“You’re asking me for exceptions — things I’ve been saying no to people all day,” he said to a man trying to get into town to retrieve a safe.
Walters thinks of this period as the calm before the storm. When residents come back, he will have plenty to do. He speaks hopefully of rebuilding the town.
Eric Reinbold, who became police chief less than two months before the fire, said city officials had assured him his officers would still have jobs, despite the loss of property and sales tax revenue that paid their salaries.
A Paradise native, Reinbold lost his home in the fire, but his family and two dogs are safe.
At the police station, officers are starting to refer to that day as simply “the 8th.”
Walters responded to the first report of a spot fire at the end of Dean Road about 7:40 a.m. He could see flames on the other side of the ridge. It was bad enough to start evacuating residents.
Meanwhile, Sgt. Robert Pickering, the only other officer on duty, was headed to another spot fire near the hospital.
The flames were spreading. Walters barked orders over his intercom and kept his finger on the horn. He directed cars south before realizing that the fire had jumped the road. So he turned the whole caravan north.
At Pentz Road and Skyway, traffic was at a standstill, with flames rising on all sides.
Walters devised a desperate plan. He asked the driver of a Pepsi truck to park across the intersection. They unloaded boxes of soft drinks to form a protective ring, thinking that people could shelter in the truck or behind the truck.
Southbound traffic started moving again. Farther down Skyway near Clark Road, Walters ran into another bottleneck.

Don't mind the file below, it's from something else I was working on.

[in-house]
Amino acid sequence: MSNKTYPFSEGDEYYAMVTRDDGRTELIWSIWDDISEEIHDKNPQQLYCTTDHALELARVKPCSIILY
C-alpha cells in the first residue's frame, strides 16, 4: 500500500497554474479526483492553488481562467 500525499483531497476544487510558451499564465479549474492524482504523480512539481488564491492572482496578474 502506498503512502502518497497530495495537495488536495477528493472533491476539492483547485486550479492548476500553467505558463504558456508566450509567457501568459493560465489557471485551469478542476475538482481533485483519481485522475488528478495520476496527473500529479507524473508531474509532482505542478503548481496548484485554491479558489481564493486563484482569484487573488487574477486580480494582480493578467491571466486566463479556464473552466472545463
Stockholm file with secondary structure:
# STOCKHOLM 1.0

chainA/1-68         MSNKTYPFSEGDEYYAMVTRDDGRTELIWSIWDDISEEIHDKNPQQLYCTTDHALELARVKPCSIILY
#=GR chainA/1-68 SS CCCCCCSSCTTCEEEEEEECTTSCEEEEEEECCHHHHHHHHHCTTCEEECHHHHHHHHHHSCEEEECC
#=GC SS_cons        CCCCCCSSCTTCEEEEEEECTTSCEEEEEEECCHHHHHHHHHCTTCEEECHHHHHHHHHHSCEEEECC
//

By this time, the whole police department had scrambled into action.
Dispatchers were inundated with calls from residents begging to be rescued. But officers could not get to every house. Instead, they focused on the urgent task of shepherding drivers on the main roads.
With the help of other officers, Walters smashed the glass doors of a business. Several hundred people sheltered inside or in the parking lot for about four hours. The air was unbearably smoky and hot. The trees across the road were ablaze, and firefighters beat the flames back.
At the hospital, Pickering made a last stand on a square of concrete with patients, staff members and sheriff’s deputies, surrounded by a ring of fire.
A nurse asked whether they were going to die.
“I’m too stubborn. Not today,” Pickering replied. “I’m going to get you through this.”
Officer Justin Chamness, 25 years old with two years in the department, was headed to a training class with his new police dog, Koda.
Then he heard the commotion on the radio. He told his wife to flee with their two young children, threw on a police vest over his Hawaiian shirt and jeans and started directing traffic.
His wife called, terrified. Drive down the bike path, he advised. He could hear his 3-year-old daughter crying in the background: “Daddy! Big fire, dark sky. Mommy, get away from fire — ouchy.”
Later, at an intersection, he spotted their car. They were safe. He raced to the high school to help evacuate students.
The next day, he returned to his house in Magalia. In the smoldering wreckage, he unearthed his wife’s wedding ring.
Pickering, who also lived in Magalia, found flames still lapping at what was left of his house. He had raised his children there, fixing up the patio, floor and backyard in his spare time over the last 20 years.
He plans to rebuild eventually. In the meantime, he is purchasing a new house in Chico.
Chamness bought a trailer to live in for the time being. Koda the Belgian Malinois patrols the empty streets with him on the night shift, though there are no drugs or criminals to sniff out.
His daughter is haunted by the fire and how black the sky was. He is not sure if this is a good place to raise kids.
But for now, it is a good place to be a cop.